Avlant Nilsson

DDLS Fellow, Karolinska Institutet

Key publications

Inference of Drug Off-Target Effects on Cellular Signaling Using Interactome-Based Deep Learning
iScience (2024) iScience 27, no. 4, 109509.
Nikolaos Meimetis, Douglas A Lauffenburger, Avlant Nilsson

Artificial neural networks enable genome-scale simulations of intracellular signaling
Nature communications (2022) Volume 13, Article number 3069, Pages 1-18
Avlant Nilsson*, Joshua M Peters*, Nikolaos Meimetis, Bryan Bryson, Douglas A Lauffenburger

Quantitative analysis of amino acid metabolism in liver cancer links glutamate excretion to nucleotide synthesis
Proceedings of the National Academy of Sciences (2020) vol 117, Issue 19, pages 10294-10304
Avlant Nilsson*, Jurgen R Haanstra*, Martin Engqvist, Albert Gerding, Barbara M Bakker, Ursula Klingmüller, Bas Teusink, Jens Nielsen

An atlas of human metabolism
Science signaling (2020) vol 13, Issue 624, pages eaaz1482
Jonathan L Robinson*, Pınar Kocabaş*, Hao Wang*, Pierre-Etienne Cholley*, Daniel Cook, Avlant Nilsson, Mihail Anton, Raphael Ferreira, Iván Domenzain, Virinchi Billa, Angelo Limeta, Alex Hedin, Johan Gustafsson, Eduard J Kerkhoven, L Thomas Svensson, Bernhard O Palsson, Adil Mardinoglu, Lena Hansson, Mathias Uhlén, Jens Nielsen

Genome scale metabolic modeling of cancer
Metabolic engineering (2017) vol 43, pages 103-112
Avlant Nilsson, Jens Nielsen

* Shared first authorship

Precision cancer medicine (PCM) seeks to tailor treatments to fit the unique characteristics of each individual case. This involves factors like the cancer’s specific mutations and which tissue it originates from. However, accurately predicting the effects of these properties is difficult due to the complex processes within cells, which can make it challenging to identify effective treatments. To tackle this, we are pioneering deep learning models of the molecular networks of cells, to identify systems-level mechanisms in cancer.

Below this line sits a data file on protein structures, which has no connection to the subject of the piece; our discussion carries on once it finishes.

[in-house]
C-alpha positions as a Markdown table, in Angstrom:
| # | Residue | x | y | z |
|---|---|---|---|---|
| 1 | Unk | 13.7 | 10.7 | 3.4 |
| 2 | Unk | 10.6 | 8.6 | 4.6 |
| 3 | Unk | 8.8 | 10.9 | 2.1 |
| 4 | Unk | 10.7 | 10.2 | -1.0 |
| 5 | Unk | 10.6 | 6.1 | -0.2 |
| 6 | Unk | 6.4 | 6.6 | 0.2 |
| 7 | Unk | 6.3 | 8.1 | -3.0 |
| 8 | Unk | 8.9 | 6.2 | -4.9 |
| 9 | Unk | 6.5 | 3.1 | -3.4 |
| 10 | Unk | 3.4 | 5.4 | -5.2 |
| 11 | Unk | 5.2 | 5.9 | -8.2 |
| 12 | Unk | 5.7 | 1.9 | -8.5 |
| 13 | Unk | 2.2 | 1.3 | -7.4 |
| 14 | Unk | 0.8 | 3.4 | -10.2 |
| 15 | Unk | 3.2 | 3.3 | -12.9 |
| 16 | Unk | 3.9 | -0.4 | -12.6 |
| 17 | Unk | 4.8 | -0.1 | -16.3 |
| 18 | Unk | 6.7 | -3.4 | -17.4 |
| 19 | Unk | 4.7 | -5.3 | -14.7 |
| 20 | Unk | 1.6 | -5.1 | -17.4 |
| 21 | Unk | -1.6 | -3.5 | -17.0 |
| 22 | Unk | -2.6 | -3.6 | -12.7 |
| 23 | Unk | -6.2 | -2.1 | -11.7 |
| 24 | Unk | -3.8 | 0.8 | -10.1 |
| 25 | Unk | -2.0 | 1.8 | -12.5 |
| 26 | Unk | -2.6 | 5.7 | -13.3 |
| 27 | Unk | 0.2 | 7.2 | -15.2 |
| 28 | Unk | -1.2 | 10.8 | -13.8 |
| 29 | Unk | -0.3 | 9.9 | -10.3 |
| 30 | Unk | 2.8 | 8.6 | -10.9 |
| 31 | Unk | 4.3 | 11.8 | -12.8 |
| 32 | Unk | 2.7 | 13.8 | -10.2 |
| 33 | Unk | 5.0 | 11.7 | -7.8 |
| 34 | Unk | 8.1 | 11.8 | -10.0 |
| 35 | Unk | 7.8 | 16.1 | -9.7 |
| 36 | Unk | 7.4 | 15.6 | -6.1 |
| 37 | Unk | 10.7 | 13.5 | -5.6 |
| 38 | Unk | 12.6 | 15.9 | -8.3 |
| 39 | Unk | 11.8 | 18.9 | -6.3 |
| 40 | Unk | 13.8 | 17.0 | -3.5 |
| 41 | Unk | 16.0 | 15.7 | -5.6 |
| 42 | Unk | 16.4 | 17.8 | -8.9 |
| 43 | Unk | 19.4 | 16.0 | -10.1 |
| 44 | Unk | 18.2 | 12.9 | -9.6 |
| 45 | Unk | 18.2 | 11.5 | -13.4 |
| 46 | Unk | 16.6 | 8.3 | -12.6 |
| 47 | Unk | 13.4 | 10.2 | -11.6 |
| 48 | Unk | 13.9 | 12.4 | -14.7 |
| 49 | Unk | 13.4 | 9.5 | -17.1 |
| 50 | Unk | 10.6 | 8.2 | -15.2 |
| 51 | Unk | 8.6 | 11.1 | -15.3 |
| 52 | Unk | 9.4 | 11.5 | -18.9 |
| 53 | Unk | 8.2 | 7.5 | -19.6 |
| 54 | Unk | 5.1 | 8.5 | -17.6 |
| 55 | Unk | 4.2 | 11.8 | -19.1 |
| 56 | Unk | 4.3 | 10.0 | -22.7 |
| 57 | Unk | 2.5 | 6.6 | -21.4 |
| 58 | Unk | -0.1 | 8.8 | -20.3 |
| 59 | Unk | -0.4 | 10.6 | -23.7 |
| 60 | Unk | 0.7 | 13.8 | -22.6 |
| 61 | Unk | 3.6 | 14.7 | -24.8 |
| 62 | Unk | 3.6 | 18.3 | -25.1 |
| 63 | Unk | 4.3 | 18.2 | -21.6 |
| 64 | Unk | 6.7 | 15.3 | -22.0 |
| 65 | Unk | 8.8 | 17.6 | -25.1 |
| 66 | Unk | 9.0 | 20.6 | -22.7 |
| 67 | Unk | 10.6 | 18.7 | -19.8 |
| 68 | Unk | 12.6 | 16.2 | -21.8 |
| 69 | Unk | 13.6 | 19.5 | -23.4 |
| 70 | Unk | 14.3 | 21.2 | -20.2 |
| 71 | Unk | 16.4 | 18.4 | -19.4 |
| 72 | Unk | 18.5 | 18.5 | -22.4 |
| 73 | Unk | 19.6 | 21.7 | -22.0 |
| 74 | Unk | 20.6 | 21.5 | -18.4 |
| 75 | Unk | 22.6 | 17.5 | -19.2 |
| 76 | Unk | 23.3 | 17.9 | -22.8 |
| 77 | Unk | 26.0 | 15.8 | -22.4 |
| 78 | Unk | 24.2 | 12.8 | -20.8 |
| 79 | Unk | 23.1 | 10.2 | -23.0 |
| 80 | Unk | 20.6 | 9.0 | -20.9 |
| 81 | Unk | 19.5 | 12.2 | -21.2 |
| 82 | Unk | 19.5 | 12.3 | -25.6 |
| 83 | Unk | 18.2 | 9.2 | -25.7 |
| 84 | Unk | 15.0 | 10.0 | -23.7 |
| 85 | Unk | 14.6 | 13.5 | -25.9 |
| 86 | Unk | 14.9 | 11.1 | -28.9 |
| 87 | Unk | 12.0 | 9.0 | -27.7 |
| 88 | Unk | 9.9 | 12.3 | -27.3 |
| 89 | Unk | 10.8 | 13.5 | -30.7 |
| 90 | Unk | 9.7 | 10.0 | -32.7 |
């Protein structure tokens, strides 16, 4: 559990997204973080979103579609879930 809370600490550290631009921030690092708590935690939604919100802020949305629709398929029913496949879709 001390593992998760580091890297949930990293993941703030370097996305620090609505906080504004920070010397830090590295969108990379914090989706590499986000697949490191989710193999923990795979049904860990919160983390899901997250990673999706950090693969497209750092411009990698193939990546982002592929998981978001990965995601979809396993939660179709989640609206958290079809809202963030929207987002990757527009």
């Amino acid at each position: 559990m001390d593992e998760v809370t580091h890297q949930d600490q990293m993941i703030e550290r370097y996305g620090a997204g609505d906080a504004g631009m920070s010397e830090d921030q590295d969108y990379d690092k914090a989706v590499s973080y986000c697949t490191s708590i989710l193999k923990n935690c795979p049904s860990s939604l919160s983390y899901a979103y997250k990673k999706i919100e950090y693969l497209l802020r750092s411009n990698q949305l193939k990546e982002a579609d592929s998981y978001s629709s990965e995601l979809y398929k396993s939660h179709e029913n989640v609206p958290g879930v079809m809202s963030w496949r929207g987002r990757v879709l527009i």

Cancer cells reach a state of uncontrolled growth through complex molecular mechanisms originating from various sources. This involves a range of adaptations such as sustained signaling for cell proliferation, altered energy metabolism, and evasion of attacks by the immune system. These adaptations can arise from both internal factors like mutations or external factors such as a viral infection, or inflammation. Additionally, cancer cells interact with surrounding cells in their microenvironment and exchange molecules that further complicate targeted treatment.

Deep learning models excel at analyzing vast amounts of data to uncover intricate relationships, although interpreting their predictions can be challenging. Our approach is to constrain the models to make predictions that align with the physical interactions between biomolecules, making them more humanly interpretable and actionable. These models encompass various aspects of cell biology, including metabolism, signal transduction, and gene regulation, and are trained on comprehensive datasets spanning many different cell types and conditions, including transcriptomics, metabolomics, and proteomics.  

Our objective is to leverage these models to identify novel drug targets, predict resistance mechanisms, and deepen our understanding of interactions between different cell types within the tumor microenvironment, with a specific focus on cancer-stroma interactions in pancreatic cancer. Ultimately, our goal is to facilitate the development of personalized cancer treatments through computer aided design of cancer medicine, thereby improving treatment outcomes and reducing adverse effects for patients.

Last updated: 2024-04-18

Content Responsible: Hampus Persson(hampus.persson@scilifelab.uu.se)